Strengthening our state’s education workforce is absolutely essential to delivering on the promise of inclusion.

Bill Sunderland

In Washington state, half of children with developmental disabilities will never be in a classroom alongside their typically developing peers, despite research showing that inclusive education is beneficial to all children.

A recent gift to the University of Washington’s Haring Center for Inclusive Education will support an effort to improve academic and life outcomes for children with developmental disabilities by strengthening high-quality professional development for educators and administrators across the state. The $800,000 gift from Bill and Alyssa Sunderland will strengthen the Haring Center’s Professional Development Unit, which helps schools adopt curricula and teaching methods that support the growth and success of children with and without disabilities in inclusive environments.

“The root cause of children with disabilities being denied access to inclusive classrooms is tragically simple,” said Ilene Schwartz, director of the Haring Center. “Teachers and administrators do not receive the training and support they need to implement inclusive education at scale.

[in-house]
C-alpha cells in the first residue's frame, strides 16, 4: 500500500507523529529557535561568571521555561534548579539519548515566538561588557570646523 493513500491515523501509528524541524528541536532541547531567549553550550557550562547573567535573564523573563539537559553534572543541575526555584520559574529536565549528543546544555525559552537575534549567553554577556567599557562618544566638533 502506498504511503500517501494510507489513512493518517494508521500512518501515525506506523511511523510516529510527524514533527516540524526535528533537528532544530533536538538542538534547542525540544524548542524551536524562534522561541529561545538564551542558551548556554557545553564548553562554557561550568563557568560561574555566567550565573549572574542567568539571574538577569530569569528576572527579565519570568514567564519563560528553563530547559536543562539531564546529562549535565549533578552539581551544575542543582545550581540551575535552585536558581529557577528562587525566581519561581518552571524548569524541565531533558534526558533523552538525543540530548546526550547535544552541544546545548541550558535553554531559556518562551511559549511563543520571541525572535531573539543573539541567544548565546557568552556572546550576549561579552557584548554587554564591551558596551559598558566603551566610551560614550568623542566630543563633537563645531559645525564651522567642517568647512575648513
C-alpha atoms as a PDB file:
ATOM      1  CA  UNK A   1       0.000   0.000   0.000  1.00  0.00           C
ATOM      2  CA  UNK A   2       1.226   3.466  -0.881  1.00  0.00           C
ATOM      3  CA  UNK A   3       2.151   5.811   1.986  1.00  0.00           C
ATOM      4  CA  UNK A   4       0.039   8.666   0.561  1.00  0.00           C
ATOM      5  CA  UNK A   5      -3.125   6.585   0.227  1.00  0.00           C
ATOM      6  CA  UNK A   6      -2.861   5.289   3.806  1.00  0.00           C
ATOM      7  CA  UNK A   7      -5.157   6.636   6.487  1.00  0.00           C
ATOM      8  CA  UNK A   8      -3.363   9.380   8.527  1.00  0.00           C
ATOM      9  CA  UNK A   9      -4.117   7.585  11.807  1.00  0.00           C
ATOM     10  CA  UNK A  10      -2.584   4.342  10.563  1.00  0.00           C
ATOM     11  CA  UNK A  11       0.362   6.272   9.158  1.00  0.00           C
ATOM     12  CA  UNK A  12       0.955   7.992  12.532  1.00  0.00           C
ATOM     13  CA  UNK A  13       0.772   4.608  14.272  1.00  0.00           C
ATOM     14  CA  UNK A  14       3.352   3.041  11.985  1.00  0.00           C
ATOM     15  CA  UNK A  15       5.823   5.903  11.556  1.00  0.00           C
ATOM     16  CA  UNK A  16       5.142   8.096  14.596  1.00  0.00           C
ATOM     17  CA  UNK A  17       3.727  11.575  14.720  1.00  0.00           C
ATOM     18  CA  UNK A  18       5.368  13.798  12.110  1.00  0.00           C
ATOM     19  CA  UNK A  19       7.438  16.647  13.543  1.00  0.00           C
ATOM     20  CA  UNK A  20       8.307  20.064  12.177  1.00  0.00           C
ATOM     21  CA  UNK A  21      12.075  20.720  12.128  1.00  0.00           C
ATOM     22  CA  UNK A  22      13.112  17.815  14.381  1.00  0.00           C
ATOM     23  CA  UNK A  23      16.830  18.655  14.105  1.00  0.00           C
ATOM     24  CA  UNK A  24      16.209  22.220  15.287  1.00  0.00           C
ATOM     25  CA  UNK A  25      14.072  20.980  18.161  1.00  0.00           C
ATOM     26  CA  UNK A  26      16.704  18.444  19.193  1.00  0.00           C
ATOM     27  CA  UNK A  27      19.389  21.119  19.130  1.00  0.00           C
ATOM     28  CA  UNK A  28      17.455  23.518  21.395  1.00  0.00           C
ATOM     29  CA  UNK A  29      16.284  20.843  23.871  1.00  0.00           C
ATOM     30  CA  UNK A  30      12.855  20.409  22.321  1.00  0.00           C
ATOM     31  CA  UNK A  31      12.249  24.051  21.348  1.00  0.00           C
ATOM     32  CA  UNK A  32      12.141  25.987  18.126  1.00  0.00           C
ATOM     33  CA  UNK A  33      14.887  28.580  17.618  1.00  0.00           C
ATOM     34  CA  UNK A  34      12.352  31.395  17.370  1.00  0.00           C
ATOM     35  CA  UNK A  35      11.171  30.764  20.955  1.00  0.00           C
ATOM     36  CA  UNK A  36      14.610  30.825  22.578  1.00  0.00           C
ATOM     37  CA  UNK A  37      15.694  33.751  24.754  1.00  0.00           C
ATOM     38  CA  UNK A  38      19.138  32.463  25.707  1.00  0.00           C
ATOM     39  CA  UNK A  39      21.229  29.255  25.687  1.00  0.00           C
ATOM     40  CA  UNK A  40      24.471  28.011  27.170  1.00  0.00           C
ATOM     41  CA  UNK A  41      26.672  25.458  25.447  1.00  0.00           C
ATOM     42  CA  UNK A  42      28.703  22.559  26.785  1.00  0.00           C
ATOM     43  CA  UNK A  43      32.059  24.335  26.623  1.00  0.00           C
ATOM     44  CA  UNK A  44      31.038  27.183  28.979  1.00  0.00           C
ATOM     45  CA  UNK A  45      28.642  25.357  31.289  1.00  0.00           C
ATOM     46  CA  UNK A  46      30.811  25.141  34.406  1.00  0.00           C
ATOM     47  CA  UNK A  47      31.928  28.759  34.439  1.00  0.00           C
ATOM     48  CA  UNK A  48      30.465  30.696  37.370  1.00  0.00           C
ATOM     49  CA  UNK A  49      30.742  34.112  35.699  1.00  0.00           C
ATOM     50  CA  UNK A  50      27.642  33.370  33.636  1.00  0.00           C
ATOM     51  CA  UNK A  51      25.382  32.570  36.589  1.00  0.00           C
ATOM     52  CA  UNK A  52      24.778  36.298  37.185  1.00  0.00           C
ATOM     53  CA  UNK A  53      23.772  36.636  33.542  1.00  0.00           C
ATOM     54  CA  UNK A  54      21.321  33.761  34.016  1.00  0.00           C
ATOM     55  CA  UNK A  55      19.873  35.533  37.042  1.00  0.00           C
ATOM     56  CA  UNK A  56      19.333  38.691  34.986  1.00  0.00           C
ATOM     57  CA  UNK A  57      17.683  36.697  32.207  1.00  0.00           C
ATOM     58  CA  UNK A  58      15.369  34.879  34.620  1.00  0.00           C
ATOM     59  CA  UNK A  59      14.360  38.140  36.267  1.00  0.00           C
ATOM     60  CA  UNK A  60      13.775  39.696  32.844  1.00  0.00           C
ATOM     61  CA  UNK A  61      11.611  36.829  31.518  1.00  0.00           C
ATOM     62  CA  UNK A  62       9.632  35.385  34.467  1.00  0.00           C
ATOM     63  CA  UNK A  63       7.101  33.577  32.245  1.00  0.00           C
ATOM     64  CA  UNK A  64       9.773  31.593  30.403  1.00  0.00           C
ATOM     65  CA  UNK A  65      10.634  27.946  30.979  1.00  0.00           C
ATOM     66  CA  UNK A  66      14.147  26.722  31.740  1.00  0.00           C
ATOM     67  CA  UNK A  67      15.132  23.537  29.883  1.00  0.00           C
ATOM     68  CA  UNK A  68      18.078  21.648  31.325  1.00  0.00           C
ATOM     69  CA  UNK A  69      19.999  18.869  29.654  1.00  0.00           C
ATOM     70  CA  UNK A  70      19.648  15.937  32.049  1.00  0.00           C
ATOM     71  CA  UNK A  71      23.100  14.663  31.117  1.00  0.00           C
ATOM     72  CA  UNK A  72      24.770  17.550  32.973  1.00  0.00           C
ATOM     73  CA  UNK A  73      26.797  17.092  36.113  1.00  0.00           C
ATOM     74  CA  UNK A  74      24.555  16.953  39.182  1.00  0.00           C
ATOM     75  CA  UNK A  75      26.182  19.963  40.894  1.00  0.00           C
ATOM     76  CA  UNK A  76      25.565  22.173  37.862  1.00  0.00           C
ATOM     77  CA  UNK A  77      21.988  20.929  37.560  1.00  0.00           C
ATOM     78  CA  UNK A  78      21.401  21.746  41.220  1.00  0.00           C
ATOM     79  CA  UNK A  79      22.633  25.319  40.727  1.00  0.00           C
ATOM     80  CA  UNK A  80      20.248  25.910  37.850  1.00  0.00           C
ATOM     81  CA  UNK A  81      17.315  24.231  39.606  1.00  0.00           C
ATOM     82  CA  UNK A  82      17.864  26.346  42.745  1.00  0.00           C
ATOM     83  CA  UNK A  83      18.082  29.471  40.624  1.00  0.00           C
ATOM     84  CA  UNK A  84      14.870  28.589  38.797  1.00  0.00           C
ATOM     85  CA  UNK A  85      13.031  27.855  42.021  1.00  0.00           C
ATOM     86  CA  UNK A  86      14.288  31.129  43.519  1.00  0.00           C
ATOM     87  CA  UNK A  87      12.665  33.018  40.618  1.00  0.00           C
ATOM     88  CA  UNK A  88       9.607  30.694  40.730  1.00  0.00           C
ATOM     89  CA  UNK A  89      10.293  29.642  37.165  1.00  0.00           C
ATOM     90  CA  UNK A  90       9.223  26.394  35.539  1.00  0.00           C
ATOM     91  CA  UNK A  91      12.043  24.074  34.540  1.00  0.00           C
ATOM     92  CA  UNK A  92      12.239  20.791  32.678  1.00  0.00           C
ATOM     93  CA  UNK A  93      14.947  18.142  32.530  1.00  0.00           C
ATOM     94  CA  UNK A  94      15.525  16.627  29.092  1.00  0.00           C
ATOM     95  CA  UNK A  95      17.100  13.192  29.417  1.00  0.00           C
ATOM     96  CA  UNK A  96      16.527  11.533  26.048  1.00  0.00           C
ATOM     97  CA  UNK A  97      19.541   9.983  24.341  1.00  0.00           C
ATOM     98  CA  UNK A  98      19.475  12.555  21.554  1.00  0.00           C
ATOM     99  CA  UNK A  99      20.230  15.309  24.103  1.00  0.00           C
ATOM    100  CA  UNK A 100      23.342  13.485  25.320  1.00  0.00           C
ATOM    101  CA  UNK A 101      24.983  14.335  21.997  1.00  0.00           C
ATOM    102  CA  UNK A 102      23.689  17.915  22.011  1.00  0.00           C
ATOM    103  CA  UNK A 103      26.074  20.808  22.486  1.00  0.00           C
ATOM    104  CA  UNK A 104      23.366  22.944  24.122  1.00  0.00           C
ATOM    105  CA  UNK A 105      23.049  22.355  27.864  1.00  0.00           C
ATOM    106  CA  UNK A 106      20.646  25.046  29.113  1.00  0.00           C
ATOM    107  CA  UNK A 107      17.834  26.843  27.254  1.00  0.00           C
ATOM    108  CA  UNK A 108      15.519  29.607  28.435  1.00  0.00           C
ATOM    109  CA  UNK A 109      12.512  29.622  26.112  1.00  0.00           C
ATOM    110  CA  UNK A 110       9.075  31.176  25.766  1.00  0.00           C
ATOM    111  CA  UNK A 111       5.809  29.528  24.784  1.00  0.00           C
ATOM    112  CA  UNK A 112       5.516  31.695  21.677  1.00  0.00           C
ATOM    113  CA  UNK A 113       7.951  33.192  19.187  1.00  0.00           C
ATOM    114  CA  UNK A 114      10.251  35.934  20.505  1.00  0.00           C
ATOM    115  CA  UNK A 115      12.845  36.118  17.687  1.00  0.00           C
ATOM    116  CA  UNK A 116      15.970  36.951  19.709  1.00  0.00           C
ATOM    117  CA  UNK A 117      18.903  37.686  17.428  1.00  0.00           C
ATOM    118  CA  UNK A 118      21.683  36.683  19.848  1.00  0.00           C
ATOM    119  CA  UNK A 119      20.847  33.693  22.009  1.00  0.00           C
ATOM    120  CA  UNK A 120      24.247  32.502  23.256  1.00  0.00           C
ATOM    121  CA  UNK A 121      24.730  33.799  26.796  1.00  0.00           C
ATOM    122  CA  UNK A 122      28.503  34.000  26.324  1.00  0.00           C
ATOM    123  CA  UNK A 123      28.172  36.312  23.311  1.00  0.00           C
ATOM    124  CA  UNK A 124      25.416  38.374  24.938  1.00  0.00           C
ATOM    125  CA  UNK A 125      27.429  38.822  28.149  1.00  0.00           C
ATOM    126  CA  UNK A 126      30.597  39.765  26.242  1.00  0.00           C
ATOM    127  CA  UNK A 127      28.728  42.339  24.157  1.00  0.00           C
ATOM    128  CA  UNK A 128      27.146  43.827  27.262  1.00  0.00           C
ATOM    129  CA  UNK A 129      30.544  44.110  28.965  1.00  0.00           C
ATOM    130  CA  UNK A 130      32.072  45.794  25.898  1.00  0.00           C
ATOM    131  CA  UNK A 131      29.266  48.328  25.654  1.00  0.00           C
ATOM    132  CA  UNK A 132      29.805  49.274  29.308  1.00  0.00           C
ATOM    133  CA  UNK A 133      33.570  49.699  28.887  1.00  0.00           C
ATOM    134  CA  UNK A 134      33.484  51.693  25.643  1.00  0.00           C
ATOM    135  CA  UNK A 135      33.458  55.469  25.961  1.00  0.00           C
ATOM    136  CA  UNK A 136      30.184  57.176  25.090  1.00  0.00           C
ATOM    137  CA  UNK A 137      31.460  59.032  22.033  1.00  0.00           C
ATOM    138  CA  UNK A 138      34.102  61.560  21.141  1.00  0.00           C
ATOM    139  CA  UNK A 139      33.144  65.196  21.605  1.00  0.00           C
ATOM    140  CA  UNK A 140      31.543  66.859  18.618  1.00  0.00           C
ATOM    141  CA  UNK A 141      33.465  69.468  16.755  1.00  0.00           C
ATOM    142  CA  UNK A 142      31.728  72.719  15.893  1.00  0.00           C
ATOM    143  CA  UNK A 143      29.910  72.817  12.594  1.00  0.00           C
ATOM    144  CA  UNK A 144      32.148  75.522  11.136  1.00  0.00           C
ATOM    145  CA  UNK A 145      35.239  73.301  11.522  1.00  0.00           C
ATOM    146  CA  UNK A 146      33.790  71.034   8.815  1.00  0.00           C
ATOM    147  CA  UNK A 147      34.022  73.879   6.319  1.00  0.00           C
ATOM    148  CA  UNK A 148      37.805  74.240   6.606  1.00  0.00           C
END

“This generous gift builds on the Haring Center’s 50-year history of leadership in the field of inclusive education to respond to the urgent and unmet needs of young people and families.”

The Sunderlands, whose son Gareth was enrolled in the Haring Center’s preschool and kindergarten program after being diagnosed with autism spectrum disorder, noted their desire for other Washington families to have access to the same high quality care.

“There are a lot of kids and families who would benefit from having teachers who are prepared to use best practices in inclusive education,” Bill Sunderland said. “Strengthening our state’s education workforce is absolutely essential to delivering on the promise of inclusion.”

The Sunderland’s gift will bolster the Haring Center’s professional development staff so it can expand its training programs for practicing educators. During the 2018-19 school year, the Haring Center delivered training to more than 3,100 educators and administrators across the United States and internationally. Yet the regional demand for training programs far outstrips current capacity.

“With this gift, Haring Center staff will be in more schools and community organizations to coach teachers to increase their capacity to meet the needs of all children,” Schwartz said. “This is a tremendous opportunity to ensure more students receiving special education services graduate with the skills needed to live their best lives.”


Dustin Wunderlich, Director of Marketing and Communications